Of course they should be commemorated on polar coins and other memorabilia. Good choice, poor reason.

The first IPY had two major stations in what is now Canada. One, the German station at Sirmilik Bay in Cumberland Sound (about which I wrote in a three-part article which commenced on May 25, 2007) certainly employed Inuit as assistants in manning the station and keeping the scientists alive through the provision of skin clothing and country food.

But there was no scientific leader recognizable enough to be depicted on a commemorative coin. The other, at Lady Franklin Bay, was the tragic expedition led by Lieutenant Adolphus Greely of the United States Army. There were Inuit involved, but they were Greenlanders.

And unfortunately for the worthy Greely, with tensions periodically flaring today over sovereignty in the Canadian High Arctic, there was little chance that the Royal Canadian Mint would choose to depict an American army officer on a Canadian commemorative coin. (A third IPY station in Canada, at Fort Rae, was small and had no recognizable figures associated with it.)

Perhaps Karl Weyprecht, the lieutenant who had been co-leader of the Austro-Hungarian North Pole Expedition of 1872-74, and subsequently the driving force behind the establishment of the first IPY, might have been a better character to commemorate. Ironically, having set all the wheels in motion, he died in 1881, the year before his dream reached fruition. Without his dedication there would have been no IPY.

The objection will be raised that his image is unknown and he is therefore unrecognizable as a polar figure. I would suggest that, to most Canadians, the image of Martin Frobisher is similarly unrecognizable.

To recipients of the controversial coin, Frobisher only becomes known through the accompanying printed text. The same result, without the controversy, could have been achieved with a depiction of the over-looked Weyprecht.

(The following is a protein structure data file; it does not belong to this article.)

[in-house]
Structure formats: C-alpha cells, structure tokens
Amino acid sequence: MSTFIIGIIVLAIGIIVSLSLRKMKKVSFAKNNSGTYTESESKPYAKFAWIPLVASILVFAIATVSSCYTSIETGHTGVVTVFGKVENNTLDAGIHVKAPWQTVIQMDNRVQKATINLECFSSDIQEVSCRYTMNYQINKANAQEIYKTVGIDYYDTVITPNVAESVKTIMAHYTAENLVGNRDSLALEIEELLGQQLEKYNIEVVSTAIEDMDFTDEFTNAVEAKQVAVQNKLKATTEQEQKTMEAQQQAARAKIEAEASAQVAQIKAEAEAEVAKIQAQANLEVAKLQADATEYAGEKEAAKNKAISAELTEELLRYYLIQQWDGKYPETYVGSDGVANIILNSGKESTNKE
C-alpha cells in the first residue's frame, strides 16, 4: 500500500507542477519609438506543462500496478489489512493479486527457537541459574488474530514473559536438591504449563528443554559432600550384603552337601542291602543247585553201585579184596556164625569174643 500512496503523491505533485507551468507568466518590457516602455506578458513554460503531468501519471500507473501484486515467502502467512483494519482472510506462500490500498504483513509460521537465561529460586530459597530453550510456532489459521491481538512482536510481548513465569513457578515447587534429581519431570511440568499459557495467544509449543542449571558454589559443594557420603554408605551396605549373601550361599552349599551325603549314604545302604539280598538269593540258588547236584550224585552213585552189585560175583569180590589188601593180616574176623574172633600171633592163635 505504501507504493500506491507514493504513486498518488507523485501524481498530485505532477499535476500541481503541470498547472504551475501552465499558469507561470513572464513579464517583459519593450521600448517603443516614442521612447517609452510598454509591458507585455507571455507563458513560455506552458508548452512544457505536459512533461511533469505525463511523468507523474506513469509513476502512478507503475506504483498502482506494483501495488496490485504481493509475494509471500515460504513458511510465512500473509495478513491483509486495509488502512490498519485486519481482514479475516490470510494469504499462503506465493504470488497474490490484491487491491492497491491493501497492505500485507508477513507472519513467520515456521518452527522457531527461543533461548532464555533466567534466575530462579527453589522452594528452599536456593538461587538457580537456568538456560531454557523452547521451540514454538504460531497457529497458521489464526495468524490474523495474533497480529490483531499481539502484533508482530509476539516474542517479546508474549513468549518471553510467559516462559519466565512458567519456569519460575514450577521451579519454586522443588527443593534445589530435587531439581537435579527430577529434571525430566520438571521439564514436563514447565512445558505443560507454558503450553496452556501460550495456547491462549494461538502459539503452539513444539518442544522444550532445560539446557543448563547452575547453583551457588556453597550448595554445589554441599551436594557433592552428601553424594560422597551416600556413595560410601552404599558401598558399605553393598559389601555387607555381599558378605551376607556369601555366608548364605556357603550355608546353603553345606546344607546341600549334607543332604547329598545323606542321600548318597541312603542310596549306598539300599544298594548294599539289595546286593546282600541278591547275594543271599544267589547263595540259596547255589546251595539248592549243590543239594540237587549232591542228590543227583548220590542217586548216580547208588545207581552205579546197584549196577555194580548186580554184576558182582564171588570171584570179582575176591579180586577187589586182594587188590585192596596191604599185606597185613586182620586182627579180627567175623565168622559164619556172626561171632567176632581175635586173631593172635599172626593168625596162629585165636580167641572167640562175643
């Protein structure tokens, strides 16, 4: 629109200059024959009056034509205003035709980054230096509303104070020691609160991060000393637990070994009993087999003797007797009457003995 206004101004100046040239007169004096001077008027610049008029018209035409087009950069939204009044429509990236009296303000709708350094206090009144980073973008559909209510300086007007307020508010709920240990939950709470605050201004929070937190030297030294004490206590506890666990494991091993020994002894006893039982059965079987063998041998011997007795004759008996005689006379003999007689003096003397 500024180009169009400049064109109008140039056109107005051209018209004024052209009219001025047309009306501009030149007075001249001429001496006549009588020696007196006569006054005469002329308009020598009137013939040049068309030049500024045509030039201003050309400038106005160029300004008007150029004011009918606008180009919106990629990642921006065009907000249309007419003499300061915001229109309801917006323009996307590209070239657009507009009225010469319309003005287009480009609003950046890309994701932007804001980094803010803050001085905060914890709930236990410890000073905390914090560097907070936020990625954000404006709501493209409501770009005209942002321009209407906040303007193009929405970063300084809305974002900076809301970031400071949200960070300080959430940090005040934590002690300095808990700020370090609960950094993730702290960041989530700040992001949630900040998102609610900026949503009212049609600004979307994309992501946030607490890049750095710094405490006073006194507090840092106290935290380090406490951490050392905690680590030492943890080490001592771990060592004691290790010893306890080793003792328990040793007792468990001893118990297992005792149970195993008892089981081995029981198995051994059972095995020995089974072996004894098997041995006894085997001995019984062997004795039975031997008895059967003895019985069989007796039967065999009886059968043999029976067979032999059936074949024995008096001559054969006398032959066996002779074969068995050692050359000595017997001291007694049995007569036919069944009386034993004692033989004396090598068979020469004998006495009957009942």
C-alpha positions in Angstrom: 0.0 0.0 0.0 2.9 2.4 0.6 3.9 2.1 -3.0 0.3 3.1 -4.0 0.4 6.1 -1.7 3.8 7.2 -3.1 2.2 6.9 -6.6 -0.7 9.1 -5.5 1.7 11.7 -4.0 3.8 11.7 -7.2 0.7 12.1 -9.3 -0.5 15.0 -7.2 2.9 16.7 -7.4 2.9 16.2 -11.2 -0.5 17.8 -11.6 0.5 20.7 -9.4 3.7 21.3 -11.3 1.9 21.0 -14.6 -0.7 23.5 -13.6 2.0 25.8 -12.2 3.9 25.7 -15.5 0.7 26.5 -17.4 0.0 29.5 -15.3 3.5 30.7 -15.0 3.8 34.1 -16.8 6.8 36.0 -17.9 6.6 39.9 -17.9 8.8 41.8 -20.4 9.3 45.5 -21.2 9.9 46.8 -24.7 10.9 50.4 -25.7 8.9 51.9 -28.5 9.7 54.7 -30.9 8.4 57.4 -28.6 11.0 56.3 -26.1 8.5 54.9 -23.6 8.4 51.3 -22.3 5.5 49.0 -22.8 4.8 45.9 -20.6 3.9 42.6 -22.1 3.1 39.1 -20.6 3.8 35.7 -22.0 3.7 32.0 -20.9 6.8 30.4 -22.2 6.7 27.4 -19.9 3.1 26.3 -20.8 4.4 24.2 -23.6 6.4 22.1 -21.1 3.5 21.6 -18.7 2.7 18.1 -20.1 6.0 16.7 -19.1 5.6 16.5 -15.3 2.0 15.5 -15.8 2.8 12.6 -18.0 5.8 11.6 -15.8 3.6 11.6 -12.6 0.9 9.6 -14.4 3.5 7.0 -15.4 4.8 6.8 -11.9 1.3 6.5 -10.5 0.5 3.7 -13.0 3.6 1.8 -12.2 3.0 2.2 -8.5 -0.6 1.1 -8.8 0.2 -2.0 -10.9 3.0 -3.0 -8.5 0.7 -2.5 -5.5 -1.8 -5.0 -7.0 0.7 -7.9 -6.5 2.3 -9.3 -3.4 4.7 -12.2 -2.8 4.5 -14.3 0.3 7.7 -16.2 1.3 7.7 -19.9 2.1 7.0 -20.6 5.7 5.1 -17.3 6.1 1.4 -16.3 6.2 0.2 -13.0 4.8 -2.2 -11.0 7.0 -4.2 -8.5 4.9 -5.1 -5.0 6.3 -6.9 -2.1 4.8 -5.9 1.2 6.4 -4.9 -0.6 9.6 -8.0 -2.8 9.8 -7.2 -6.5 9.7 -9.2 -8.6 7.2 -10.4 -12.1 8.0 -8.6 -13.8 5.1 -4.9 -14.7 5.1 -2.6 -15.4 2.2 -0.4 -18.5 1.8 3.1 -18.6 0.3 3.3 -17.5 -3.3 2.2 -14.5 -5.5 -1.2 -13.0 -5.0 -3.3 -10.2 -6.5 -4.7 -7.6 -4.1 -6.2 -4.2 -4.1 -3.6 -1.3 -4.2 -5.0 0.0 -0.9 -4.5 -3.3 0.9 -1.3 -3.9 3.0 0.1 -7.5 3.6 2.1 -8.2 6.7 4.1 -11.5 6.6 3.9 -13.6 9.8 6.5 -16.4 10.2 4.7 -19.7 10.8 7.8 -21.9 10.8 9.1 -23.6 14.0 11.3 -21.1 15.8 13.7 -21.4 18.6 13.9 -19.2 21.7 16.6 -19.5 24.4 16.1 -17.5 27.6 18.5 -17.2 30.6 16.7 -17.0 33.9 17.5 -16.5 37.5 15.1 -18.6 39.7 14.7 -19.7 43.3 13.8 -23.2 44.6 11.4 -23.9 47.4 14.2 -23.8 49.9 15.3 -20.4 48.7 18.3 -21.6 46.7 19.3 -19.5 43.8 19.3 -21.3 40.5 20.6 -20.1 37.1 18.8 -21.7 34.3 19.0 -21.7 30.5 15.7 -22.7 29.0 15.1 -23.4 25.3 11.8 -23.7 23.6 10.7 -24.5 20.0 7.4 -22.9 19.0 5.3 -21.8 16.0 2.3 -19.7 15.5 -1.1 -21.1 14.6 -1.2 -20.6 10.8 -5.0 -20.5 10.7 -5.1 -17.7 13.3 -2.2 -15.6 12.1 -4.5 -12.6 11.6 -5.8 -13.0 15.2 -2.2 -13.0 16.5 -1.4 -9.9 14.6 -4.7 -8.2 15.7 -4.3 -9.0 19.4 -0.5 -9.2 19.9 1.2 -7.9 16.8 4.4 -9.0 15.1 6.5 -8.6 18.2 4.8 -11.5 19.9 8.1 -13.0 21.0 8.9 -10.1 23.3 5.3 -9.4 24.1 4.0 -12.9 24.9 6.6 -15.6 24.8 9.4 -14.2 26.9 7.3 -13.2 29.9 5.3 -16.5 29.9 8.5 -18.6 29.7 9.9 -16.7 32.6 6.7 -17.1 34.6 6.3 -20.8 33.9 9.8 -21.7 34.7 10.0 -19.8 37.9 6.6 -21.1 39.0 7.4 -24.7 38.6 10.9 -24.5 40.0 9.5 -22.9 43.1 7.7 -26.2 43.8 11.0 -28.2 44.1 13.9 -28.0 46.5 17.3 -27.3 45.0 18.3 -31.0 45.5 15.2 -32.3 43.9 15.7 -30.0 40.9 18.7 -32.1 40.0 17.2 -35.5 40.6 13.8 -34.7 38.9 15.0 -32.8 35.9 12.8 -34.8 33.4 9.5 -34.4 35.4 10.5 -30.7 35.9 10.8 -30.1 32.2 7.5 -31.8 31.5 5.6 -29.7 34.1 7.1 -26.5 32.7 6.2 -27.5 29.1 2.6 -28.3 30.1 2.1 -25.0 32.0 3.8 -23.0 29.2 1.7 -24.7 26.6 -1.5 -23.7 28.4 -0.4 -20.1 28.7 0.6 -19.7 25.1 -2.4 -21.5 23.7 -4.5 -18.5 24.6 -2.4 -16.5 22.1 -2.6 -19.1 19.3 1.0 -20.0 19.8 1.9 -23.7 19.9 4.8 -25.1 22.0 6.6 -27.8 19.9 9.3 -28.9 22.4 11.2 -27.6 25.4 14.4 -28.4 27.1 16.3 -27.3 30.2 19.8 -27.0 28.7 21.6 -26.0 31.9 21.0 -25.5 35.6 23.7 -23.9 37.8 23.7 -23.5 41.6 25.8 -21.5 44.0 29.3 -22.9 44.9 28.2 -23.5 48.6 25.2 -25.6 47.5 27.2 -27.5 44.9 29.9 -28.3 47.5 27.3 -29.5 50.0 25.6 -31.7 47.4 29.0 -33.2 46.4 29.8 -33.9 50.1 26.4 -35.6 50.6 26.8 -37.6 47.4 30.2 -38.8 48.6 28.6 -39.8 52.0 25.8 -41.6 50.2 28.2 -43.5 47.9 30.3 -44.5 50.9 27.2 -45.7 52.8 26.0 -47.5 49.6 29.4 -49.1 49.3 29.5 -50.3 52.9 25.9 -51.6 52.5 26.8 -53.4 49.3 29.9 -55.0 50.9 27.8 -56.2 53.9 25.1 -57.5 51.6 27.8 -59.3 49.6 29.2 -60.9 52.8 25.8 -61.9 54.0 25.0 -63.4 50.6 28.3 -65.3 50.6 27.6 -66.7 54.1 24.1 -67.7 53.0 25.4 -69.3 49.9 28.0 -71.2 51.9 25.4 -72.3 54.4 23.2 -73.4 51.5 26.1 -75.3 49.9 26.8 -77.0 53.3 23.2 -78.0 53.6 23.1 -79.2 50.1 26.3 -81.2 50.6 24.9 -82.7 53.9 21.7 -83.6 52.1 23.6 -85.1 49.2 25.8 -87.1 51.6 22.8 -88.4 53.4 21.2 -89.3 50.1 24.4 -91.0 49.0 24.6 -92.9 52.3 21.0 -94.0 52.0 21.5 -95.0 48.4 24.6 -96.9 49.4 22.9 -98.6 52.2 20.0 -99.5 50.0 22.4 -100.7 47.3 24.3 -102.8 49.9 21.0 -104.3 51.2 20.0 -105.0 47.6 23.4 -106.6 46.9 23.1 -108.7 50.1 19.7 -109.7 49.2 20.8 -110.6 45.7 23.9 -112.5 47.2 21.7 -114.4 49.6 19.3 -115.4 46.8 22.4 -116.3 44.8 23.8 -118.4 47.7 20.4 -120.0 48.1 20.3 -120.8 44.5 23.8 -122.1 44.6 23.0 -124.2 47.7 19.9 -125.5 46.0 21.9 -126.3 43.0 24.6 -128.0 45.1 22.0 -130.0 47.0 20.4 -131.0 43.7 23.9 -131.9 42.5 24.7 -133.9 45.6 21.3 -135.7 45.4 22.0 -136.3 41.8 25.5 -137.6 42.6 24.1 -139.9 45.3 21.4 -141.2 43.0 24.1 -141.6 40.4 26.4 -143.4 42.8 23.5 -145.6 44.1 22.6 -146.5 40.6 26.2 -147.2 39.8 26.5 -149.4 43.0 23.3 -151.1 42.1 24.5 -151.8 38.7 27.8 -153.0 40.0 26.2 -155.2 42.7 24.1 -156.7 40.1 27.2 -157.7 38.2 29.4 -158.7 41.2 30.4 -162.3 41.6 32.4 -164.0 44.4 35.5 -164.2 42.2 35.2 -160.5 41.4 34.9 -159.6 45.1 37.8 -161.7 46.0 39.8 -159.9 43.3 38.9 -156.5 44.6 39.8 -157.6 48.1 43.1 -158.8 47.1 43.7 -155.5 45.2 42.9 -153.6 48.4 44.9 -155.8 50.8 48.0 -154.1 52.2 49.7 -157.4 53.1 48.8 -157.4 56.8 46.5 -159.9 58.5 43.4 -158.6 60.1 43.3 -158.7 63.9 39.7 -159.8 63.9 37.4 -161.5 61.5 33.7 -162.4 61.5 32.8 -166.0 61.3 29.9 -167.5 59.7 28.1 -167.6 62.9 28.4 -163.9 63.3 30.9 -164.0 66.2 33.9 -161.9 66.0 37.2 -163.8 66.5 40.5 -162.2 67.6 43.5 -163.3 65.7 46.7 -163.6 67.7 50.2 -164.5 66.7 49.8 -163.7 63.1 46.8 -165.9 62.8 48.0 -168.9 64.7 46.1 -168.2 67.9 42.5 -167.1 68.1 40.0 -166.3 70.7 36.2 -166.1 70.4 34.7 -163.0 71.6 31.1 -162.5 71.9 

Next week, I'll write about the abduction itself.

Taissumani recounts a specific event of historic interest. Kenn Harper is a historian, writer and linguist who lives in Iqaluit. Feedback? Send your comments and questions to kennharper@hotmail.com.


July 20, 2007


Sivataaqvik — Biscuit Day


Although many of the whalers who came to the Canadian Arctic were rough-and-tumble types, a number of the ships' captains were devout Christian men who observed the Sabbath. On some ships, all work stopped at midnight on Saturday night and did not resume for 24 hours. Often the ship's doctor or the captain himself would conduct divine services.

The Inuit quickly learned which captains observed the Sabbath and which did not, though they can only have had a rudimentary idea of the reasons behind this forced and artificial abstinence from activity.

Margaret Penny accompanied her husband, William Penny, a well-known whaling master, on a wintering voyage to Cumberland Sound in 1857. Penny observed the Sabbath, and Margaret recorded in her journal for Sunday, Oct. 11, that six or seven whales were seen, and that divine service was held at 2 p.m. She wrote that, "The Esquimaux seem to understand very well that they are to respect this day, for they go about very quietly & forego their usual occupations."

For the Inuit, time had been governed by the seasons, the regular ebb and flow of the tide, the coming of light and dark. But it had never before been broken up into artificial units wherein every seventh day was one of refrain from unnecessary labour, no matter how conducive the weather might be to profitable or pleasurable activity.